"Poor families, and especially poor children, were greatly affected by the apprenticeship system so common in Devon. Even in the last half of the nineteenth century - after the publication of the condemnatory Report on the Employment of Women and Children in Agriculture (1843) - this system continued to absorb the sons and daughters of paupers.
There were two kinds of apprenticeship - compulsory and voluntary. Neither system was unpopular with poor parents because it was a relief for them when one child left the overcrowded cottage and the table where food was scarce. It was also a method of obtaining settlement. It was popular with farmers because they got cheap labour, and with parish overseers because it furnished an excuse to transfer apprentices to other parishes. Children were bound or assigned to the care of masters till the age of 21 or until marriage. Compulsory apprenticeship did not require the consent of child, parents or masters, and was very general in Devon until after 1843.
In 1802, an Act was passed requiring overseers to keep a register of children bound or assigned to employers. This register reposes in many parish chests. It gives dates of indentures, names of apprentices, of parents and of the yeomen or tradesmen into whose charge they were placed. The terms of apprenticeship were also laid down, together with the names of two overseers and three assenting magistrates. Under the system of compulsory "binding out", employers were allowed to contract out of the obligation by paying a fine of up to £10.
Although parish records furnish a skeleton view of this system, they do not give a clear picture of what happened to boys and girls who were "bound printis" to farmers and tradesmen. The flesh and meaning comes from the Report on the Employment of Women and Children in Agriculture (1843) in which the employers and employed let their memories dwell on past days. Evidence suggests that many apprentices were quite well treated though some were maltreated. In other words, the apprenticeship system was not bad in itself, having regard to all the factors which governed the lives of poor families.
One employer, a woman farmer, had meals regularly with her servants and apprentices. She taught them the catechism and prayers; gave them a chance to feel at home, allowing them to return to their families for three days at Christmas and for two at Easter. When parents came on a visit they were given some food and a glass of cider. Another farmer, a man, found that apprentices were a plague and an "unruly lot". He did not like girl apprentices to have relatives visit them - "They will have relatives come over to see them on a Sunday and some smart girl will soon make them ashamed of feeding pigs, and girls must feed pigs." He declared that he would never take another apprentice: "I have paid £10 not to have one more than once. People here won't take them. Servants won't live with apprentices."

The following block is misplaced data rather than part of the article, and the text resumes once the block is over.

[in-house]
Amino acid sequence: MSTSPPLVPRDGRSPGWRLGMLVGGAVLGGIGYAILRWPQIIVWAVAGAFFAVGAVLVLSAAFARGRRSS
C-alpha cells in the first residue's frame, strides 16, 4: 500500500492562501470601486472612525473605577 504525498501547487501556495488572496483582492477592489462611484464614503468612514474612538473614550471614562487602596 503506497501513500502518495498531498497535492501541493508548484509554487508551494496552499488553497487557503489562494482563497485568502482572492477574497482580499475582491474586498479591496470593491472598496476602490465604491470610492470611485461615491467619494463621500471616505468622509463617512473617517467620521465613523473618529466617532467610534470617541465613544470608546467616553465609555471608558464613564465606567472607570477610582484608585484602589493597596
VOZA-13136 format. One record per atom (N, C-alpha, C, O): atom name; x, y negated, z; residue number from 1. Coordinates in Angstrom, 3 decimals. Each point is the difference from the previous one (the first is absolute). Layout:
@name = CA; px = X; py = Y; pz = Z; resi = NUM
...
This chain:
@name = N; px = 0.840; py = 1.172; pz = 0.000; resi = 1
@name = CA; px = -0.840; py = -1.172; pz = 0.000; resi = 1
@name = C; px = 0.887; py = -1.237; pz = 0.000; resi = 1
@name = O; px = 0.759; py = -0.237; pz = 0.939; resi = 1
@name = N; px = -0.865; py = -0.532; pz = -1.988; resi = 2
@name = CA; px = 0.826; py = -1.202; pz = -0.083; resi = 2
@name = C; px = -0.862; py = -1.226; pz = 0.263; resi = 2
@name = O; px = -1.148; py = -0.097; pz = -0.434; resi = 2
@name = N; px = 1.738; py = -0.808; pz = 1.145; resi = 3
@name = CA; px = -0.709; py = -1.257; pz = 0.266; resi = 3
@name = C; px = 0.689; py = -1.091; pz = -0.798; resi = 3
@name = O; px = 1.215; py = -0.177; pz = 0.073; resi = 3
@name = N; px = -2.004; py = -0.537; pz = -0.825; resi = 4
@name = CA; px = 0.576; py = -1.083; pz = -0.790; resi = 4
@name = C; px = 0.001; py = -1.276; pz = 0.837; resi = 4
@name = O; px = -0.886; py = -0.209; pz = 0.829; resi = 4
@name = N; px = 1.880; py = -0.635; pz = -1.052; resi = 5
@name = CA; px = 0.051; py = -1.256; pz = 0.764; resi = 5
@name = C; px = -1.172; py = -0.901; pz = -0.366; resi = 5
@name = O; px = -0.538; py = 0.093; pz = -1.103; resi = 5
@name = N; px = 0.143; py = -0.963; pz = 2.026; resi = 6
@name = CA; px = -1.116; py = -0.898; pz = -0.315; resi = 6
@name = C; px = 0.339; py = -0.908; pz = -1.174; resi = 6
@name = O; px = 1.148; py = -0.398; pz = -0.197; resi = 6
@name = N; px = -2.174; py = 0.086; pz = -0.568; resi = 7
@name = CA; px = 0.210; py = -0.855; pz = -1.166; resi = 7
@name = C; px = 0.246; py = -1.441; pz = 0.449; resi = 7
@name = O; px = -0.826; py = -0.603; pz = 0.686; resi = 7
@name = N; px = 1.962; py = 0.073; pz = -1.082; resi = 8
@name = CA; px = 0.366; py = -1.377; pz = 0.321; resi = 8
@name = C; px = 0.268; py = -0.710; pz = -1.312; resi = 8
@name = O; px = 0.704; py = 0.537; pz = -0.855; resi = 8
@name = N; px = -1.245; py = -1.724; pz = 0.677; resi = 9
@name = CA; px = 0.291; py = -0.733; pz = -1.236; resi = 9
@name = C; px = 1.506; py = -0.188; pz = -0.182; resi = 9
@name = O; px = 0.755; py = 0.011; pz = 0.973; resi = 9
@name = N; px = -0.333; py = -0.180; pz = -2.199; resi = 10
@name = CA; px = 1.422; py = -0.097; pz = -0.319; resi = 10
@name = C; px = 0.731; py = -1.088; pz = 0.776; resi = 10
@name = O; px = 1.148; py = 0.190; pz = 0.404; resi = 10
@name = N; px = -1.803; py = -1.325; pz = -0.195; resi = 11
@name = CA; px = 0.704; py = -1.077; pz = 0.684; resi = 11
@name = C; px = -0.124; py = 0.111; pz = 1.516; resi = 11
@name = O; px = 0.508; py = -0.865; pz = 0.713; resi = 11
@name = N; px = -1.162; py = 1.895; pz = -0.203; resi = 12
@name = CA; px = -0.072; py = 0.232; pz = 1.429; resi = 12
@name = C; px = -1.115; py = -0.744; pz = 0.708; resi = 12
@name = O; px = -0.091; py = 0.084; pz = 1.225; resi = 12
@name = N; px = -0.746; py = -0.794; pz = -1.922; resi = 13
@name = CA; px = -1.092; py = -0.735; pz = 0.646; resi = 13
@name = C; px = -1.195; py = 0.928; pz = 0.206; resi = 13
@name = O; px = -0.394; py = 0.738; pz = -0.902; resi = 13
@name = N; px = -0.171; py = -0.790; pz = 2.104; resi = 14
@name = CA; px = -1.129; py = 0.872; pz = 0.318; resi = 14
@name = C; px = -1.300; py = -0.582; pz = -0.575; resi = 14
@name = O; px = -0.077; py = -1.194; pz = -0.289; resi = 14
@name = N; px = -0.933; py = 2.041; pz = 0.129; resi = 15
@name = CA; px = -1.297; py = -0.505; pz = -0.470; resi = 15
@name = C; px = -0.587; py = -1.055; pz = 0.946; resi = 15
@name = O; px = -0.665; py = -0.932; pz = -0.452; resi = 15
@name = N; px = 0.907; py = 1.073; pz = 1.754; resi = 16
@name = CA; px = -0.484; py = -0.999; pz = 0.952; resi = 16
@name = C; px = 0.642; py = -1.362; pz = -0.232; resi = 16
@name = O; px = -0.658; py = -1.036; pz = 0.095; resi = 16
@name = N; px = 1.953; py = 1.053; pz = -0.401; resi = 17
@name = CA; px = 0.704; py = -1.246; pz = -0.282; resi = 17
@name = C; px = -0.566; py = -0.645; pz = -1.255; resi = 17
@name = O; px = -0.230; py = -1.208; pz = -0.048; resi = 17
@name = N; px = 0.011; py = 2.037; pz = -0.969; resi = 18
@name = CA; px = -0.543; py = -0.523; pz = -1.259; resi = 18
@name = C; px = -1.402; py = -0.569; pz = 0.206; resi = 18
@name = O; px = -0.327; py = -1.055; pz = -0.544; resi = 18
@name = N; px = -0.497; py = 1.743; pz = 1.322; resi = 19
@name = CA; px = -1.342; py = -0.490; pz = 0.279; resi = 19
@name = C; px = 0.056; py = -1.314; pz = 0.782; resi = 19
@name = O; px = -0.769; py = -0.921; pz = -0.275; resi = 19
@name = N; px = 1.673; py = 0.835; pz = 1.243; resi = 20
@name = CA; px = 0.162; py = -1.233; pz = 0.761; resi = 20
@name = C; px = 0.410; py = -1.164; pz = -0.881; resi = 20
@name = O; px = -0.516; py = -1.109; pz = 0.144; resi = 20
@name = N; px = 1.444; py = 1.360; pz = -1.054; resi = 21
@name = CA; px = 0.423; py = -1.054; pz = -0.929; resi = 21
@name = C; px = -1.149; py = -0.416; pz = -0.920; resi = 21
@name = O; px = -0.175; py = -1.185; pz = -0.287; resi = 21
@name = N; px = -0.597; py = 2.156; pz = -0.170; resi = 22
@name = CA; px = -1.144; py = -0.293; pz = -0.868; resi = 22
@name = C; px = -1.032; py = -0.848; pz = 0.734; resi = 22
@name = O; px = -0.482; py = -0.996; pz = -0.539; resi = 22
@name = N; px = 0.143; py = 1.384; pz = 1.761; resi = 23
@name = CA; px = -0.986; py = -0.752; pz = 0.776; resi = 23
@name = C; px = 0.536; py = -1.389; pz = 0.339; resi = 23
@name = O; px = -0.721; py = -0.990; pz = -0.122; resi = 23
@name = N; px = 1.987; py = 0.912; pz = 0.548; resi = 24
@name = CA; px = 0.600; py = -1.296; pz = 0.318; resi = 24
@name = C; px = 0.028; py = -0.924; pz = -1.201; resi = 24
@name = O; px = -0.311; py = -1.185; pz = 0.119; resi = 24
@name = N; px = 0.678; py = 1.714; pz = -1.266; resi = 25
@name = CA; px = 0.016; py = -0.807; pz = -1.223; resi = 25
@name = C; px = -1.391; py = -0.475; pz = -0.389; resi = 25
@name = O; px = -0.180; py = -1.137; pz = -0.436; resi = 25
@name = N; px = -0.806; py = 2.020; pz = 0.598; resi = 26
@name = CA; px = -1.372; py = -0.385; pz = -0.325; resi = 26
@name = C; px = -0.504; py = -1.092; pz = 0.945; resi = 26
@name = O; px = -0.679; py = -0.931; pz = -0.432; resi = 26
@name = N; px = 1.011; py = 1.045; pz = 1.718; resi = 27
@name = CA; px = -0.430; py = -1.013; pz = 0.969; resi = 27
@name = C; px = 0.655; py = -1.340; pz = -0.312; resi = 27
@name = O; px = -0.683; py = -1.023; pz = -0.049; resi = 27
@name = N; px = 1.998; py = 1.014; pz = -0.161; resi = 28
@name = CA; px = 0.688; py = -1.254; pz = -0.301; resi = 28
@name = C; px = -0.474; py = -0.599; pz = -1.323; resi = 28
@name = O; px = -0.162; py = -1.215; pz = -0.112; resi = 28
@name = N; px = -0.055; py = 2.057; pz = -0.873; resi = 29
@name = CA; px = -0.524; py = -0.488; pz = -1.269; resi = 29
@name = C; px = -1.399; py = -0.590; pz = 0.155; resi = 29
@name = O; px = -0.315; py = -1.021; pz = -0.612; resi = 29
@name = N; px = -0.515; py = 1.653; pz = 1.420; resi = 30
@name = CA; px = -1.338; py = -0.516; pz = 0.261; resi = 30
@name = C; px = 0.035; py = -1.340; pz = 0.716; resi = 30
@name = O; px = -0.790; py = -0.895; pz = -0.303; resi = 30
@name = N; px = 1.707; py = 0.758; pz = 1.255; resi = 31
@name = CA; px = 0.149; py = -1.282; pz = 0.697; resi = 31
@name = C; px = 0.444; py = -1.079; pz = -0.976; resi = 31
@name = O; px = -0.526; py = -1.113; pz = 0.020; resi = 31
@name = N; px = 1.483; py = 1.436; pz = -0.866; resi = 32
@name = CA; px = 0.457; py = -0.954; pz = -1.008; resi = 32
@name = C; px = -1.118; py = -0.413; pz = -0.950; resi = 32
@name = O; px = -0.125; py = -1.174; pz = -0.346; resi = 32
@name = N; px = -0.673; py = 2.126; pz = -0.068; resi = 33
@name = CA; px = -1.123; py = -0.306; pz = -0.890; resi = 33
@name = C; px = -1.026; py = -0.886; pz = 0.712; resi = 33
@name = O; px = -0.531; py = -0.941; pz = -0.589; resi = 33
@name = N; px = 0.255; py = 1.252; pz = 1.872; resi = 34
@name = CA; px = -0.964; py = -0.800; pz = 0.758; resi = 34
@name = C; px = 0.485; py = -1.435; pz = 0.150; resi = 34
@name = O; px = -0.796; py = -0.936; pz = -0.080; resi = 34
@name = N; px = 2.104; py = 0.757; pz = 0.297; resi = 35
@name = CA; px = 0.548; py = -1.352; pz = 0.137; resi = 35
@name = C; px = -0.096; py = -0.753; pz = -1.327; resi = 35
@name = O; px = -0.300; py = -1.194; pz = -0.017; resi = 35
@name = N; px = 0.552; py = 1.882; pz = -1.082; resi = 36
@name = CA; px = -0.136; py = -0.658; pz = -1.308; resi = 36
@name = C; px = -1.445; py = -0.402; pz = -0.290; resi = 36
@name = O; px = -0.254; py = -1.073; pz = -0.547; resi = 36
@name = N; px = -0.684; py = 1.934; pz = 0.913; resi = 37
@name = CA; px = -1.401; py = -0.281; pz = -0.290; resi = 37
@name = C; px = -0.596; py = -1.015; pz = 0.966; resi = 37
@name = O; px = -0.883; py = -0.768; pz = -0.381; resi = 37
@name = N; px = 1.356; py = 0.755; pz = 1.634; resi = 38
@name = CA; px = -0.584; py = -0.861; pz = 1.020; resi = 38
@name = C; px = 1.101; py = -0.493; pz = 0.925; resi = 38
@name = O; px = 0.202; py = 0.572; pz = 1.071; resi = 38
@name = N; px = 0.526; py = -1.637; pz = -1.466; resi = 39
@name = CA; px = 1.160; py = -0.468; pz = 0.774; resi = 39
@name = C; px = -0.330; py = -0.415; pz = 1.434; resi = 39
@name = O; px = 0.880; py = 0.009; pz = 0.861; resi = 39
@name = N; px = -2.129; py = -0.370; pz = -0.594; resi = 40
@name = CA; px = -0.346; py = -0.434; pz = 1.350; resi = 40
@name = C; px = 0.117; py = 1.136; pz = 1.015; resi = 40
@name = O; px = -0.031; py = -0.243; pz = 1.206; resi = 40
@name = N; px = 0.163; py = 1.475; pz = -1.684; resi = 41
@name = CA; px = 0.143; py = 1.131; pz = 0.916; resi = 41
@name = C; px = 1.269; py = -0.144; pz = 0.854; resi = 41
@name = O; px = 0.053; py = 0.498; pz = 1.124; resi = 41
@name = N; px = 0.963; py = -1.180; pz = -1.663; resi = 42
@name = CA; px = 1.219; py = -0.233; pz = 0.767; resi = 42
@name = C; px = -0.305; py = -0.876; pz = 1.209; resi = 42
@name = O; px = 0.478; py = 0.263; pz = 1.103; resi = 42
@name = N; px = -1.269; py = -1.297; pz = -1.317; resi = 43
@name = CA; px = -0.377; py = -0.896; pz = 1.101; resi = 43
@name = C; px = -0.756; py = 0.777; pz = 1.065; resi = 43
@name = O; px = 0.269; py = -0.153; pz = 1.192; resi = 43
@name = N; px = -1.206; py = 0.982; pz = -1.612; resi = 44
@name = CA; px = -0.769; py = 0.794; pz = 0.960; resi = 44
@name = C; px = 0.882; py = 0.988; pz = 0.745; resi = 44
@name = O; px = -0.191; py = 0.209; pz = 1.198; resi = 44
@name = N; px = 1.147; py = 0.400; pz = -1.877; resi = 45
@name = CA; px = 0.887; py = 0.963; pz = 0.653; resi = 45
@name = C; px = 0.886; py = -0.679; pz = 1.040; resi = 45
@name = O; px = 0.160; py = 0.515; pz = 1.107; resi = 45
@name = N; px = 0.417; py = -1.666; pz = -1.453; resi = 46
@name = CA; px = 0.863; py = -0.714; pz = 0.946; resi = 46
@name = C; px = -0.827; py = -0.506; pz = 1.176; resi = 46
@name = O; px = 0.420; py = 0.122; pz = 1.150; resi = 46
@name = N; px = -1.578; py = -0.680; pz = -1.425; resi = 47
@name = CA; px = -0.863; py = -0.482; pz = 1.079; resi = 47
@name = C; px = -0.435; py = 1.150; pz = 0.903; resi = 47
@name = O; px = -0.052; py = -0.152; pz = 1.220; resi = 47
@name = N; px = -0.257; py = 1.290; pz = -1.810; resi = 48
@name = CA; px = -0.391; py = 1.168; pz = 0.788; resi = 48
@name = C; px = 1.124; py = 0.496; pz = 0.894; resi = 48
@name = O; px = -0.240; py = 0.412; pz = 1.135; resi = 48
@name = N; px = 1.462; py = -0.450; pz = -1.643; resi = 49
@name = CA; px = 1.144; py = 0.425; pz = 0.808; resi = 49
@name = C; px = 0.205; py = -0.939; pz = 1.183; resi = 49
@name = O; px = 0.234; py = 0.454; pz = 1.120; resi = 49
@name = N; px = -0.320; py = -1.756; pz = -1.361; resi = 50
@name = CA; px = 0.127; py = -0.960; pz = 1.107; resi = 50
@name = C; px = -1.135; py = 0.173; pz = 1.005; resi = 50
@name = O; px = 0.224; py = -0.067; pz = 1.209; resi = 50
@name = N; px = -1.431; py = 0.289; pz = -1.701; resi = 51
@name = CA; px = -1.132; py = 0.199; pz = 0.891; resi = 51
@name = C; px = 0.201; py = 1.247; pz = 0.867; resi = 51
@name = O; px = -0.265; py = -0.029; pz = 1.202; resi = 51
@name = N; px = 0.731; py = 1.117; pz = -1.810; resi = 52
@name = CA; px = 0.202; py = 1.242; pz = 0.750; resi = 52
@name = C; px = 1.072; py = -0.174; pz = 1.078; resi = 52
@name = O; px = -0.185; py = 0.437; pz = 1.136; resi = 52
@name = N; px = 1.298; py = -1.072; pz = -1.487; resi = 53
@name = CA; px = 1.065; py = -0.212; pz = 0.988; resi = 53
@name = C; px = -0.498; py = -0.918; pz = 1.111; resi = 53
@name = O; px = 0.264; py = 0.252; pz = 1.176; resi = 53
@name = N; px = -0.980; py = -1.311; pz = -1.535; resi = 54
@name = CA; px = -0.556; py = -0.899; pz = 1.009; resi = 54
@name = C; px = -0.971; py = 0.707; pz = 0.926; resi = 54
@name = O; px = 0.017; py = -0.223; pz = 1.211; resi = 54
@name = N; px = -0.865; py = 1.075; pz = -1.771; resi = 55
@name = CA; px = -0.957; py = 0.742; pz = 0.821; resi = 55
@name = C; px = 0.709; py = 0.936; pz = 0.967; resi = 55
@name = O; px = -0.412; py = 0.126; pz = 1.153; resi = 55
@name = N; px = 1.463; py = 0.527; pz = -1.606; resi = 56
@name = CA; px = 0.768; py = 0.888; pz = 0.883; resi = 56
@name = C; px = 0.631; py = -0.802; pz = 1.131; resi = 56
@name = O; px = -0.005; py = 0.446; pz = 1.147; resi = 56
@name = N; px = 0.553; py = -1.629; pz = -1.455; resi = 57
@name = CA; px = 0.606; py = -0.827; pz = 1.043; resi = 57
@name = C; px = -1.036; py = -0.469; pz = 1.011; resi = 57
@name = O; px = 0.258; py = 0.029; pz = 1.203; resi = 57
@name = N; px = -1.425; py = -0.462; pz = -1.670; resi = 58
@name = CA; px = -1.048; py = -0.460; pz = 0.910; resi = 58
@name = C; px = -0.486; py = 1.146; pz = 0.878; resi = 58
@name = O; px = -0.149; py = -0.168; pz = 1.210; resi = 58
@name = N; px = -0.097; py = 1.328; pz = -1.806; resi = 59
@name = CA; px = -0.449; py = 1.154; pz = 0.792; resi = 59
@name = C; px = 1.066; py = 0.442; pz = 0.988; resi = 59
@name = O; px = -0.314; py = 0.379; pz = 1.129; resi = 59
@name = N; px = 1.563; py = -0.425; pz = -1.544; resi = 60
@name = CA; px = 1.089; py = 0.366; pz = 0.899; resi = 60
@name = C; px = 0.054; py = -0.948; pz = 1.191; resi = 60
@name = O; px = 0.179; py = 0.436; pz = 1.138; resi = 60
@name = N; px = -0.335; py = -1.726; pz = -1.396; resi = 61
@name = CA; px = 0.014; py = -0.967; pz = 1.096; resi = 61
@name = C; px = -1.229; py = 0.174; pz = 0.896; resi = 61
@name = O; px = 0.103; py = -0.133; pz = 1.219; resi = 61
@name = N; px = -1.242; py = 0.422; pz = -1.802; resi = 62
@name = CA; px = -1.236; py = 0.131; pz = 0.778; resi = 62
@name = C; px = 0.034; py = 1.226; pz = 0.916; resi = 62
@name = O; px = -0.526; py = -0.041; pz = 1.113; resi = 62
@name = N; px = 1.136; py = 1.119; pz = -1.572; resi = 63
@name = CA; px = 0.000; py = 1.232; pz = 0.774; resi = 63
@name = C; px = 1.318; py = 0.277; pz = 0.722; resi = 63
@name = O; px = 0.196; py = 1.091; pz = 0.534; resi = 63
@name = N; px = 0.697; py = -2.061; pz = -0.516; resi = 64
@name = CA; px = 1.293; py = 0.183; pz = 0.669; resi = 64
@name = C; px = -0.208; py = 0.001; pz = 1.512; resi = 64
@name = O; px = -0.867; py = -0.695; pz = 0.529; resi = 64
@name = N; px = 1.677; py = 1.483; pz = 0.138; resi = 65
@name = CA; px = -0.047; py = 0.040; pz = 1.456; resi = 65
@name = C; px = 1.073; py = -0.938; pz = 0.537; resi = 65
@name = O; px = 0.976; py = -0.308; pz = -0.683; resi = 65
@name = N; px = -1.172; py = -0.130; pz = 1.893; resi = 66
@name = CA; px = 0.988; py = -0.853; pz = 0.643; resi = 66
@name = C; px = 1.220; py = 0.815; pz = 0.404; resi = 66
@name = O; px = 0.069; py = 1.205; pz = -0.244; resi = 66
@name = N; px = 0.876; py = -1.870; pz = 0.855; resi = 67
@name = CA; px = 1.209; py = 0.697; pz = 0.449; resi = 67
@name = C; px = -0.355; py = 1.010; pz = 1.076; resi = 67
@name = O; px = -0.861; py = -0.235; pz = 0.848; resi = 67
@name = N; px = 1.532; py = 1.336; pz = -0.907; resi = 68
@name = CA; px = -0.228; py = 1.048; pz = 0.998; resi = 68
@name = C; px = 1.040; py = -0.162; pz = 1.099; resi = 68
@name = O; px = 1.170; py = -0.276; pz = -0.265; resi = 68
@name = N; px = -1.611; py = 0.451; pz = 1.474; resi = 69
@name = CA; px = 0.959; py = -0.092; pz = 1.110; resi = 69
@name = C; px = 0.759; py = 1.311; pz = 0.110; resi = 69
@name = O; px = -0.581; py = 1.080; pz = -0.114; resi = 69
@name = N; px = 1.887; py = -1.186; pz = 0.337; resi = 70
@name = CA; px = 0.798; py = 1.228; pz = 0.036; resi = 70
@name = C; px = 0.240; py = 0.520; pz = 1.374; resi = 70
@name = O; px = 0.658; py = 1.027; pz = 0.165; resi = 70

There were arguments for and against apprenticeship. It was tolerated for a long time in Devon because people had grown used to it. The apprentice was taken from his or her home and family, shunned by regular servants, deprived of formal education and set to heavy labour too early. Many absconded because they found the situation unendurable, but most of these managed to re-establish themselves as respectable citizens in later life. Boys learned a trade, a craft or became skilled labourers. Girls had a thorough training in domestic service, and were not forced (like day labourers and mature women) to go into the fields to dig potatoes, pull mangolds, load dung or weed corn and do all manner of manual work in wet weather or dry. The fortunate apprentice had better food than could be got at home. When things went well (as they often did) a pauper's child indentured to a farmer was as happy and healthy as the offspring of a "free labourer" who had not drawn on the parish funds."